Internship op for young African journalists at the AU summit in January 08

AU Monitor announces initiative: Can you write well? If so...

Fahamu's AU Monitor initiative is seeking young African journalism professionals and students for a three-week internship to report from the African Union Summit being held in Addis Ababa, Ethiopia, in January 2008.

The internships will be for the period between January16 to February 6th, 2008. The journalists will be provided training on the African Union and its organs and will be expected to produce daily reports from the summit meetings (including pre-summit civil society meetings).

Each intern must have:
• At least two years of journalism experience
• Excellent writing and analytical skills
• Excellent interviewing skills for print and audio broadcast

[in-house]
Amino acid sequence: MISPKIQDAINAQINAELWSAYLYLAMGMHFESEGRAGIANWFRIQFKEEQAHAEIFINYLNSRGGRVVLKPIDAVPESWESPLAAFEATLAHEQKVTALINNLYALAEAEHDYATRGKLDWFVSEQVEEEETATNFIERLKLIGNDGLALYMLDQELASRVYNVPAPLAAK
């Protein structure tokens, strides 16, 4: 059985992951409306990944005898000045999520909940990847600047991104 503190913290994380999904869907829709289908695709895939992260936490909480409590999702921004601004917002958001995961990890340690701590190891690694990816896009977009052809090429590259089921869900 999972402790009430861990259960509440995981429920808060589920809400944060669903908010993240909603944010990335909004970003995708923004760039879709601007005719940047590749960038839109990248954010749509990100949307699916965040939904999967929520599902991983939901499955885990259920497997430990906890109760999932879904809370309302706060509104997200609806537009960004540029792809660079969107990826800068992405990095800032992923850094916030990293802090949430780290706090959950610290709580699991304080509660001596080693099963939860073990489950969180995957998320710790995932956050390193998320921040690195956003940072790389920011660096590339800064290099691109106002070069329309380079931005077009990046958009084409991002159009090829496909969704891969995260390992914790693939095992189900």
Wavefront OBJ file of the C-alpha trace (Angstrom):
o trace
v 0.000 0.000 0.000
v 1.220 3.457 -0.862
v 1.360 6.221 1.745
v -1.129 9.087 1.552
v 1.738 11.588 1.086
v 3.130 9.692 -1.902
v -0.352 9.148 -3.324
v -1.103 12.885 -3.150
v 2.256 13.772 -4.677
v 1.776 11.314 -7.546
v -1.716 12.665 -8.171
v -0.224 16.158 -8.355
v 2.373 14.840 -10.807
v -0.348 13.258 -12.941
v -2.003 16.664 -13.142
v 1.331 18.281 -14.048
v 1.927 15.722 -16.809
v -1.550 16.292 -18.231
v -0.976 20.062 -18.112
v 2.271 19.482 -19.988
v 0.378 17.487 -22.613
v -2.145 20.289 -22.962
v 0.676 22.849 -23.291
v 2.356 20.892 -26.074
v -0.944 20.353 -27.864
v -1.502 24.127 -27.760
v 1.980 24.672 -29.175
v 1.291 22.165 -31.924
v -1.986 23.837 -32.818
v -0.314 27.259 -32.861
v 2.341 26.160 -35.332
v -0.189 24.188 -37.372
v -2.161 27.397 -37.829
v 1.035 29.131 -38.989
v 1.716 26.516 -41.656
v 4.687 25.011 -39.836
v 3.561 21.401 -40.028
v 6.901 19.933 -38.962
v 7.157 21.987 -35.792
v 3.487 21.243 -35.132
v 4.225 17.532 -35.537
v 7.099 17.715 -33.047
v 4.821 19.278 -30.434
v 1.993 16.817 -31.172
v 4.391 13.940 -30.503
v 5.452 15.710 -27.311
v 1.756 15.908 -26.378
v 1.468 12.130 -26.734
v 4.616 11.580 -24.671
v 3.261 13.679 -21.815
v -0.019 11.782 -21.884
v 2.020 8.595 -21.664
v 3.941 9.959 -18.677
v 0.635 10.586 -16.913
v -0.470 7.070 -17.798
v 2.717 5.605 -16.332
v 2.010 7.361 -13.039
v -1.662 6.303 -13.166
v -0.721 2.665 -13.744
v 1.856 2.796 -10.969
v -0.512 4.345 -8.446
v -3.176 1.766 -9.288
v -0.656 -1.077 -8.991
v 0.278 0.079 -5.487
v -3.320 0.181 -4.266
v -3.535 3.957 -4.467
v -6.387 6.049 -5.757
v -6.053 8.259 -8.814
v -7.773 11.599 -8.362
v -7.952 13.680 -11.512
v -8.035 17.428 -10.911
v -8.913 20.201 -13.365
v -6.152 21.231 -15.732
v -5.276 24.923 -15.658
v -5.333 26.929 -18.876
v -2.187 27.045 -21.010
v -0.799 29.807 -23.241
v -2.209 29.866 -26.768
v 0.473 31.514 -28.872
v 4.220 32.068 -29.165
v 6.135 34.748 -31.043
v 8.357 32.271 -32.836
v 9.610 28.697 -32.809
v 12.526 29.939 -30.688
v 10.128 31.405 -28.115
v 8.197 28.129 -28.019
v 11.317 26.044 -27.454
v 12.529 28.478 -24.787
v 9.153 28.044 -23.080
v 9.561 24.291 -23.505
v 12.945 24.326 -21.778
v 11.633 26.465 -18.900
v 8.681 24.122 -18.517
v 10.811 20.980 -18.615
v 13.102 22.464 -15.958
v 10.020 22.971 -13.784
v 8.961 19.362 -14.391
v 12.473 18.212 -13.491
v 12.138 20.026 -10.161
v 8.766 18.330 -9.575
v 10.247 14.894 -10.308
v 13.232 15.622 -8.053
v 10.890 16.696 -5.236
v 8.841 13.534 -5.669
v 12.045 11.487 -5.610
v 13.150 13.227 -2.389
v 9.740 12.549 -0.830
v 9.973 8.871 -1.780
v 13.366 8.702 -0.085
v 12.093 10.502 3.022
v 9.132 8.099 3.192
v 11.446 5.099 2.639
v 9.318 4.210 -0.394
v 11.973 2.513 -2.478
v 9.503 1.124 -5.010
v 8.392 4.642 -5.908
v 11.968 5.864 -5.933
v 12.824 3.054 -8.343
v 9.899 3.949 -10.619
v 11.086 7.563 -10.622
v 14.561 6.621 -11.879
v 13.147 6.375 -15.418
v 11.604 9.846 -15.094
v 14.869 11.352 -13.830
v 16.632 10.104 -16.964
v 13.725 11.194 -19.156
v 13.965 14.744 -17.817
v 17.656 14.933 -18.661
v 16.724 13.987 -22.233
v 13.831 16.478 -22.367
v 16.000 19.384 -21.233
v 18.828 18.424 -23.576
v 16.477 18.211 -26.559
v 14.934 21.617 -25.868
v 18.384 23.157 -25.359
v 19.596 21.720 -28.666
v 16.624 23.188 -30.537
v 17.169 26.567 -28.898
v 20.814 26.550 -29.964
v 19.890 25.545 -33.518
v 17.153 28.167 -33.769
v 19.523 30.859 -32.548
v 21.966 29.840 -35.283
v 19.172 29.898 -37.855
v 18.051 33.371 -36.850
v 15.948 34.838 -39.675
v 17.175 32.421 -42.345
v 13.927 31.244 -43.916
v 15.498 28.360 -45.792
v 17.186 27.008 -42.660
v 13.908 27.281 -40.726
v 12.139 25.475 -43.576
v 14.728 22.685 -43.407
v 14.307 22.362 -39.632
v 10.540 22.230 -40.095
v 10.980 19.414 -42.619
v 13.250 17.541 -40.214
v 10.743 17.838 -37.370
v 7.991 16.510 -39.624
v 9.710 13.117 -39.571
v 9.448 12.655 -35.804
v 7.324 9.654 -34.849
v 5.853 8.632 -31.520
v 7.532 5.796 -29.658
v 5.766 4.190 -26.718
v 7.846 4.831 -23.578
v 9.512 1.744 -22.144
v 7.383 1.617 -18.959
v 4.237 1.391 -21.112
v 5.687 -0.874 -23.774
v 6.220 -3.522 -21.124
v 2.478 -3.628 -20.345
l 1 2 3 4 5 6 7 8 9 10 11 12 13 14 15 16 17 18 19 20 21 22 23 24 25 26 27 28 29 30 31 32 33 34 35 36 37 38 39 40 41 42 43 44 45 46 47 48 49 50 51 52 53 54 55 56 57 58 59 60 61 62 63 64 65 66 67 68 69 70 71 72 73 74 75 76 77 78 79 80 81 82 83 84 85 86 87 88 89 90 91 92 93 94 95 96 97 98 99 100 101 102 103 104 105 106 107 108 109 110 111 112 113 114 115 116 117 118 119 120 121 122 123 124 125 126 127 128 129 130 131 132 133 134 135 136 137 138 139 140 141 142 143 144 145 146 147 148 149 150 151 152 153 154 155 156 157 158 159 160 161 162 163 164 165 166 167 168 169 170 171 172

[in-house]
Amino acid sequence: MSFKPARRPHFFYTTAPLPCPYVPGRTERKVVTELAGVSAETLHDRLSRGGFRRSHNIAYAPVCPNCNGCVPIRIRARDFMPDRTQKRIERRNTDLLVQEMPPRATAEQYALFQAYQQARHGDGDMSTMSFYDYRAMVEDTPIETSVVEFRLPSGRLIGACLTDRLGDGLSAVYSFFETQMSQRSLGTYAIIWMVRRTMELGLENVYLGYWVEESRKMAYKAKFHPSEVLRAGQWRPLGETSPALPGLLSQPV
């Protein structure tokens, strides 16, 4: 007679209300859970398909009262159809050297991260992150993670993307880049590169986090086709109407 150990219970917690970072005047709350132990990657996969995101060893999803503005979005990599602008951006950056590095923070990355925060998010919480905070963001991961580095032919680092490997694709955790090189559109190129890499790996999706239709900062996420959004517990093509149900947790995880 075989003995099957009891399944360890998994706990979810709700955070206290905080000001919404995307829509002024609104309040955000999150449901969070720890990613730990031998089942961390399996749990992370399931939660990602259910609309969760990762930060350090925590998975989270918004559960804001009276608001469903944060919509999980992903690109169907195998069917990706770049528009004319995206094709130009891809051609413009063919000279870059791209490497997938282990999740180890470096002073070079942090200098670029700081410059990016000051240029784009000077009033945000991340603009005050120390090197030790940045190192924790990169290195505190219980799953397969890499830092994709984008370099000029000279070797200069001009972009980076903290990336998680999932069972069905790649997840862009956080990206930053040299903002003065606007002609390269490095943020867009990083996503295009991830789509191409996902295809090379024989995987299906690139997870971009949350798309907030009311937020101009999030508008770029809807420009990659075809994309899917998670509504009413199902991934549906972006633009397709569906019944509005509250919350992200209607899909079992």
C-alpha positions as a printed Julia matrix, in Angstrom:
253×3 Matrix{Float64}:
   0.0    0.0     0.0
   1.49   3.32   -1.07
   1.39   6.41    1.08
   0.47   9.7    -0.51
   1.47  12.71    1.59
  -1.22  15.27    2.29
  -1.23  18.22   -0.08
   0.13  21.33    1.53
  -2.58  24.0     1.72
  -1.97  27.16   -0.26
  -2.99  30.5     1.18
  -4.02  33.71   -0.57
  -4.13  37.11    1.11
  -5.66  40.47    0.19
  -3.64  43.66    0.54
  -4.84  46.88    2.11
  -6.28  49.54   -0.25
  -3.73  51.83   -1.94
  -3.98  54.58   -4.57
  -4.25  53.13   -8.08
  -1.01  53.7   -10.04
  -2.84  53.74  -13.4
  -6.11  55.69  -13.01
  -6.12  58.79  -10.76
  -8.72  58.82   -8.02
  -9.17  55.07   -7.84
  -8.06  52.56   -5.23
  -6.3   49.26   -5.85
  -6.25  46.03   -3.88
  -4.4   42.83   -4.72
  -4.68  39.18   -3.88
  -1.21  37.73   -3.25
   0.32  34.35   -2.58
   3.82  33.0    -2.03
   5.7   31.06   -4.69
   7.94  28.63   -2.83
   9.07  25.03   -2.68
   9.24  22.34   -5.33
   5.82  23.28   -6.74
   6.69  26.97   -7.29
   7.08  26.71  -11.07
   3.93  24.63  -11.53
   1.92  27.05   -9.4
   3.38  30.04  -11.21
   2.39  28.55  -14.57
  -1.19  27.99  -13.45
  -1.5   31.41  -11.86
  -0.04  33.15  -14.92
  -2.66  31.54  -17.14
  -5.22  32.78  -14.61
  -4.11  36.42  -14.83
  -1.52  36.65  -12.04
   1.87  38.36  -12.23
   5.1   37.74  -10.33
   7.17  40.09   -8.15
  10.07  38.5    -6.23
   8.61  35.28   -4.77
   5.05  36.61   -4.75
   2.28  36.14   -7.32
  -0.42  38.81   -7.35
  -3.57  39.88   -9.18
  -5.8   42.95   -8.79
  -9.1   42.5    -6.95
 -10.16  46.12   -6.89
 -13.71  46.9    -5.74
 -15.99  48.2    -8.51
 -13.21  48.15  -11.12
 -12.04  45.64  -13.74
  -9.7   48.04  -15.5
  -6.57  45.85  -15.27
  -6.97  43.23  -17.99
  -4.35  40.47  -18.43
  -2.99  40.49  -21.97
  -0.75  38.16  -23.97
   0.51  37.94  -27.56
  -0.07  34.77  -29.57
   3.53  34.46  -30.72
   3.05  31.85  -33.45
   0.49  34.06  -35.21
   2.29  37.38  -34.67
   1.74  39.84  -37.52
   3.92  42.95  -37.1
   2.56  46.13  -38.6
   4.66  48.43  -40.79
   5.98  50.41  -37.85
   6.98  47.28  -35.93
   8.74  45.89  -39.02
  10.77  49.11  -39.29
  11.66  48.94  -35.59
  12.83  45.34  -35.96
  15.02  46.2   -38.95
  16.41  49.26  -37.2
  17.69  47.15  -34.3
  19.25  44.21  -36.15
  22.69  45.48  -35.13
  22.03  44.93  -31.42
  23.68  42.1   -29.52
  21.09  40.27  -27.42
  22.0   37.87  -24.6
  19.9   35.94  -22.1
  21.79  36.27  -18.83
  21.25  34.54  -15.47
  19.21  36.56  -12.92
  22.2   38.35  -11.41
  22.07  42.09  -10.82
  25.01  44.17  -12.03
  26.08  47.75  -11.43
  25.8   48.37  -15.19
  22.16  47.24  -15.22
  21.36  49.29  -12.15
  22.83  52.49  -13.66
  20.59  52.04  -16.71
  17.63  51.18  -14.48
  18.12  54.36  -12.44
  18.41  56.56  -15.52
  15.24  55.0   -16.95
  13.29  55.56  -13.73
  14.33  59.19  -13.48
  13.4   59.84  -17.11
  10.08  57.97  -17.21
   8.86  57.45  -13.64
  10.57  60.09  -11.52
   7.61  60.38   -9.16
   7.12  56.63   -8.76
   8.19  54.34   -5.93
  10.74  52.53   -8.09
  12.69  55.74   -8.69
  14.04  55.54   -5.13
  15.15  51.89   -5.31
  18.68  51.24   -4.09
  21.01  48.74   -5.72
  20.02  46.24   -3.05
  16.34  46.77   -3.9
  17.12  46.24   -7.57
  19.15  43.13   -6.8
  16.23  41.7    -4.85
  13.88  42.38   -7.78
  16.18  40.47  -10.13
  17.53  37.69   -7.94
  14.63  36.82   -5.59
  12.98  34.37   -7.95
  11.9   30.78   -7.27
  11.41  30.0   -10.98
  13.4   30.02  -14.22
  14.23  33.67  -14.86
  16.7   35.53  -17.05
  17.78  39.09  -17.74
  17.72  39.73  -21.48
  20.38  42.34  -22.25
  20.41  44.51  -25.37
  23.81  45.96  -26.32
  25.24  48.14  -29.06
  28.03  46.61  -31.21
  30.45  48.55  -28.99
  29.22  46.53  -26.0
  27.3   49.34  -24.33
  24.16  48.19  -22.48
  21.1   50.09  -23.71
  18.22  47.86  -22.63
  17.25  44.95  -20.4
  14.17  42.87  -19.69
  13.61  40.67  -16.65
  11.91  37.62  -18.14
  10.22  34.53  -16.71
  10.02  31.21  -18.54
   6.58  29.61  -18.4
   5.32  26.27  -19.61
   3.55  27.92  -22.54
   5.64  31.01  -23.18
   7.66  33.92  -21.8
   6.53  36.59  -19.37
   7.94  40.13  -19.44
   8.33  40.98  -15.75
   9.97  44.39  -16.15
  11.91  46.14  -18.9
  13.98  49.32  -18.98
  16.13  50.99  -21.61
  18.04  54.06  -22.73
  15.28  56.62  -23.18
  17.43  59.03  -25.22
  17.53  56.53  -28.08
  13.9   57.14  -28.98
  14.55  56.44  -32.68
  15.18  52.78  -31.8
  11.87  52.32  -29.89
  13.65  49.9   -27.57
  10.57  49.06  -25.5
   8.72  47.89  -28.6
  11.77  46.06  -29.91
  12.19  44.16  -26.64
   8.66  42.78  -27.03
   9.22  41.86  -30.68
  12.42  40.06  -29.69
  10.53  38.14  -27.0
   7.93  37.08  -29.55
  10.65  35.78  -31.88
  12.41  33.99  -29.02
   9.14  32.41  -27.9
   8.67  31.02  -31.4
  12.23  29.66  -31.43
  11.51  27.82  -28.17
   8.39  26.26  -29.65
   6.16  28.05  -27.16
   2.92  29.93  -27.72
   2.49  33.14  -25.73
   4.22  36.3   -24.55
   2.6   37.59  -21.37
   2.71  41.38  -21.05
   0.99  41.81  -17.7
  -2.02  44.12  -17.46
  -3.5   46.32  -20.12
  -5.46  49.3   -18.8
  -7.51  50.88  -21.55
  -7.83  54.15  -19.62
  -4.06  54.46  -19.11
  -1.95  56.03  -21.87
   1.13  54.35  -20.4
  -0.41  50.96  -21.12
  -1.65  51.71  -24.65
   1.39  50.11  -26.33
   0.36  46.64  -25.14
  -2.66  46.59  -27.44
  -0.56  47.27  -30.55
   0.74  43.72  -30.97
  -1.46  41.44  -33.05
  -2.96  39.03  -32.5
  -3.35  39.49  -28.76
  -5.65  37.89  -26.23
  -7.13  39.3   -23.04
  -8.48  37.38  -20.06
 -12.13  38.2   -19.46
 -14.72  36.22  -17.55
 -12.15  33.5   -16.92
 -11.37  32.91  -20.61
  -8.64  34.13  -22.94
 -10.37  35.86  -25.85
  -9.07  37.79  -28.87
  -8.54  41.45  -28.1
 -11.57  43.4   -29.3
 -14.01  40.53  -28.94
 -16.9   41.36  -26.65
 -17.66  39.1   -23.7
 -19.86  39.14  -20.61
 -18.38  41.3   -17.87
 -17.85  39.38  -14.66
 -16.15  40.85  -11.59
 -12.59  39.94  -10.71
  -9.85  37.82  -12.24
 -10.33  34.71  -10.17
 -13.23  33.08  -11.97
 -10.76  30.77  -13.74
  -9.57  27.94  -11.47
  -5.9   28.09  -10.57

• Computer literacy
• Fluency in English (fluency in an additional working language of the African Union – i.e. French, Portuguese or Arabic is an advantage)
• Ability to work to deadline and under pressure
• Take initiative and work independently
• Ability to work as part of a team and have excellent communication skills
• Knowledge of the issue areas of the African Union
• Ability to use short hand is desirable

Interns will receive:
• Training on the work of the African Union and its organs
• A daily stipend and accommodation in Addis Ababa

Limited funds are available for travel costs.
To apply, please send a resume, cover letter, the names and contact details of three references, and a writing sample of no more than five hundred words (this may be an excerpt of a longer piece) [email protected]. The writing sample should demonstrate the candidate's ability to clearly and succinctly present an idea or argument in English.

Women are strongly encouraged to apply
All applications must be received by December 17, 2007. Applications received after this date will not be considered.

Job Description